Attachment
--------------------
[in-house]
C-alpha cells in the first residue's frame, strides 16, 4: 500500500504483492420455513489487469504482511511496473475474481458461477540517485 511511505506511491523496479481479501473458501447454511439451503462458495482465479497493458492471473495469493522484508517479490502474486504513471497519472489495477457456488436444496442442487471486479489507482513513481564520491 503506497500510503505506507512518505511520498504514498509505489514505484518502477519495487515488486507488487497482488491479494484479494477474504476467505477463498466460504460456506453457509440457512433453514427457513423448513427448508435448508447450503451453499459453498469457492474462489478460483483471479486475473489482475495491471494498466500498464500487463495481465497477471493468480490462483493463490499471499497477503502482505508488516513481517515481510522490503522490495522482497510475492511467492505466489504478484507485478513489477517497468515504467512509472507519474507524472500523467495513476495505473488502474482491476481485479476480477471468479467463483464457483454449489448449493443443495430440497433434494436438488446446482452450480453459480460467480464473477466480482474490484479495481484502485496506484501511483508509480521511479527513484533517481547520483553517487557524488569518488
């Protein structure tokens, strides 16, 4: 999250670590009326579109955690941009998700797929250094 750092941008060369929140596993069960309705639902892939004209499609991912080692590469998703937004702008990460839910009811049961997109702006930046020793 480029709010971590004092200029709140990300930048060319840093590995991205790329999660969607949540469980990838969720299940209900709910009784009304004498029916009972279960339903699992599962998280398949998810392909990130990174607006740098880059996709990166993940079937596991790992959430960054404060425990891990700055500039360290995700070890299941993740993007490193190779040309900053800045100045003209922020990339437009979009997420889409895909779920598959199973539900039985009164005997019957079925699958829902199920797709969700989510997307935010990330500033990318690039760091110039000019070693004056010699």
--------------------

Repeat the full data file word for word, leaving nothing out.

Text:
[in-house]
C-alpha cells in the first residue's frame, strides 16, 4: 500500500504483492420455513489487469504482511511496473475474481458461477540517485 511511505506511491523496479481479501473458501447454511439451503462458495482465479497493458492471473495469493522484508517479490502474486504513471497519472489495477457456488436444496442442487471486479489507482513513481564520491 503506497500510503505506507512518505511520498504514498509505489514505484518502477519495487515488486507488487497482488491479494484479494477474504476467505477463498466460504460456506453457509440457512433453514427457513423448513427448508435448508447450503451453499459453498469457492474462489478460483483471479486475473489482475495491471494498466500498464500487463495481465497477471493468480490462483493463490499471499497477503502482505508488516513481517515481510522490503522490495522482497510475492511467492505466489504478484507485478513489477517497468515504467512509472507519474507524472500523467495513476495505473488502474482491476481485479476480477471468479467463483464457483454449489448449493443443495430440497433434494436438488446446482452450480453459480460467480464473477466480482474490484479495481484502485496506484501511483508509480521511479527513484533517481547520483553517487557524488569518488
């Protein structure tokens, strides 16, 4: 999250670590009326579109955690941009998700797929250094 750092941008060369929140596993069960309705639902892939004209499609991912080692590469998703937004702008990460839910009811049961997109702006930046020793 480029709010971590004092200029709140990300930048060319840093590995991205790329999660969607949540469980990838969720299940209900709910009784009304004498029916009972279960339903699992599962998280398949998810392909990130990174607006740098880059996709990166993940079937596991790992959430960054404060425990891990700055500039360290995700070890299941993740993007490193190779040309900053800045100045003209922020990339437009979009997420889409895909779920598959199973539900039985009164005997019957079925699958829902199920797709969700989510997307935010990330500033990318690039760091110039000019070693004056010699």